Advocates of extending civil rights protections to gays and lesbians are getting a big boost from the author of the Idaho Human Rights Act, former Republican Gov. Phil Batt.
Batt endorsed the “Add the Words ” campaign to add sexual orientation and gender identity to the Act’s prohibition of discrimination based on race, gender, color, religion, national origin and disability.
“A homosexual who can’t rent a room or get a job because of his orientation doesn’t make any sense to anybody,” Batt said Tuesday as he became the first recipient of the Idaho Human Rights Lifetime Achievement Award, presented by the Human Rights Commission in Caldwell. “Why some of the politicians are not more sensitive than that — more sensible, I should say than that — beats me.”
Batt also said the lawmakers’ refusal to amend the Human Rights Act in the 2013 session “accomplished absolutely nothing…except to be made to look like fools.”
A farmer from Canyon County, Batt is among the most popular politicians of the 20th century. He spent 16 years in the Legislature, including a term as Senate president pro tem, and was lieutenant governor from 1979-83. In 1994, he was elected governor, ending 24 years of Democratic control of the governorship.
Among his civil rights achievements are mandating toilets in farm fields and creating the Human Rights Commission in the 1960s. As governor, he helped establish a Martin Luther King Jr. state holiday and extended workers compensation insurance to farmworkers.
The campaign to amend the Human Rights Act is eight years old. In 2012, the Senate State Affairs Committee refused to print a bill brought by then-Democratic Leader Edgar Malapeai, prompting the lawmaker to fight back tears. In 2013, the same committee held an informational hearing but did not take up any legislation.
Time, cultural change and the Supreme Court’s overturning of the Defense of Marriage Act may be softening Republican resistance. After the March hearing, Senate President Pro Tem Brent Hill, R-Rexburg, said, “I don’t know that it’s going to lead to something next year or down the road. I do think it’s healthy to gain an understanding and appreciation of one another.”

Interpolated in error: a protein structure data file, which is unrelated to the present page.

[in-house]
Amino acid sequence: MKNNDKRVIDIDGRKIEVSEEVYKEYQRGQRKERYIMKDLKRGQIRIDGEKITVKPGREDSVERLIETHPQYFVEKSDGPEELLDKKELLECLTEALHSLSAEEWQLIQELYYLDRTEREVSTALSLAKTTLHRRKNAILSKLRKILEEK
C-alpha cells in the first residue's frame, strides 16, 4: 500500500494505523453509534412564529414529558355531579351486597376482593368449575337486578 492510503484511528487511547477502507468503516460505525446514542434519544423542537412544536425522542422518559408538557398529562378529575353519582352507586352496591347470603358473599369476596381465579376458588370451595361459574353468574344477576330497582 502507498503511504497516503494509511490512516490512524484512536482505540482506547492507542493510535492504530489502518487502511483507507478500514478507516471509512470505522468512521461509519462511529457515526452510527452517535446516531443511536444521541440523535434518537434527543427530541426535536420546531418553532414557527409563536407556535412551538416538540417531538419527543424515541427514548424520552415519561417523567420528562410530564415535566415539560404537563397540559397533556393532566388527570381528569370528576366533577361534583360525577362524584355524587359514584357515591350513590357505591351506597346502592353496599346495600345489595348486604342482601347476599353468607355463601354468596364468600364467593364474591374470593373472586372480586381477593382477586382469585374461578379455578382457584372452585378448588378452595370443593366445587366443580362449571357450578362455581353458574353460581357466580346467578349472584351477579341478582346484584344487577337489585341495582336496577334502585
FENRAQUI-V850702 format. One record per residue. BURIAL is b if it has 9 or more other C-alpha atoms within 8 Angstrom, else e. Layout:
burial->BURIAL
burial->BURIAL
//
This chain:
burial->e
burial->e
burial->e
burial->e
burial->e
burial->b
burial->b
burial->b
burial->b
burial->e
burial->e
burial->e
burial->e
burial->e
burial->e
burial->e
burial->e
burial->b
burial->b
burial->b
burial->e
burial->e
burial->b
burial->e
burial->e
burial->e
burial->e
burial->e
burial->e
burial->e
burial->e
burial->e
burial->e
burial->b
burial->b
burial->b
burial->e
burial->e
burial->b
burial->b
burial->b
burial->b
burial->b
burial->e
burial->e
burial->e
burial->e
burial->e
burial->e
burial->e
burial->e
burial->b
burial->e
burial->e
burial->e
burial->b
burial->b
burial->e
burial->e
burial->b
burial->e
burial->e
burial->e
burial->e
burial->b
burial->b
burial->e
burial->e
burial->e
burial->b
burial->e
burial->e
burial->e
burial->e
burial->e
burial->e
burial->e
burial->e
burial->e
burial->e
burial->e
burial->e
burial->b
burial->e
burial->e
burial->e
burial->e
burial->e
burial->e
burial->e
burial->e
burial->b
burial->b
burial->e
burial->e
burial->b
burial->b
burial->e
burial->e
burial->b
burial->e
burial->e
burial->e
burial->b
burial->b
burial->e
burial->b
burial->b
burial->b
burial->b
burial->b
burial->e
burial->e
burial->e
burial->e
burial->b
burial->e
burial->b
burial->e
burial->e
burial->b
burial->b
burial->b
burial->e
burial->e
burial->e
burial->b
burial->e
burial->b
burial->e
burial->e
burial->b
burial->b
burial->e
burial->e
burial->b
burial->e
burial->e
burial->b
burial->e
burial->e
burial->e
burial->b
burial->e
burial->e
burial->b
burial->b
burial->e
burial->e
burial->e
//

Batt’s comments on Add the Words were first reported in Friday’s Lewiston Tribune by editorial page editor Marty Trillhaase, relying a transcript provided by the commission’s executive director, Pam Parks.
Batt told me Friday that he chose the venue in hopes of influencing the 2014 Legislature. “Yes, I planned it ahead of time. It’s just something that needs to be said.”
Parks wouldn’t comment on the political impact of Batt’s remarks, but said, “We gave him the award and he demonstrated why he deserved it.”
In accepting the award, Batt, 86, recalled that his father was born about 20 years after the Civil War. When Batt was born, in 1927, the Emancipation Proclamation was just 64 years old. “It’s interesting to think about how recently these things occurred,” Batt said. “We have made marvelous steps forward since then.”
He recounted his experience as an 18-year-old private in Army basic training in Biloxi, Miss. “I was appalled at what I saw of the treatment of blacks down there. Walk down the sidewalks and blacks would move off into the gutter because that was what they were expected to do.”
Though Idaho had few African-Americans, Batt recalled “No Mexicans Allowed,” posted by businesses. He resigned from the Elks Club over a whites-only policy, after the club refused to let his Japanese American friend and business partner Kay Inouye join him at dinner. After the club lifted the rule, Batt re-applied but 14 members black-balled him. “That set a record,” he said.
While recognizing President Obama’s dedication to civil rights, Batt criticized his reaction to the 2009 arrest of Harvard professor Henry Louis Gates Jr., an African-American, as Gates was trying to enter his home. Some called the disorderly conduct arrest — which was quickly dropped — racial profiling. Obama said Cambridge Police Sgt. James Crowley “acted stupidly.”
“I don’t think that kind of thing should have been brought out by the president,” Batt said. Obama later said he regretted his rush to judgment and hosted a “beer summit” at the White House with Gates and Crowley.
Batt also knocked 2012 GOP presidential nominee Mitt Romney for his call for people living in the U.S. illegally to return to their home countries and wait in line to re-enter. “Totally impractical,” Batt said, noting that the GOP got about 30 percent of the Hispanic vote in 2012. “I think we kind of deserve to be put down when we are not more sensitive than that.”
But don’t expect Batt to become a regular at “Add the Words” rallies. As an elected official, he set a standard for brevity in public remarks. Asked if he planned add to what he said Tuesday, he replied, “I don’t think it’s my job to go any further with it. I made a definitive statement.”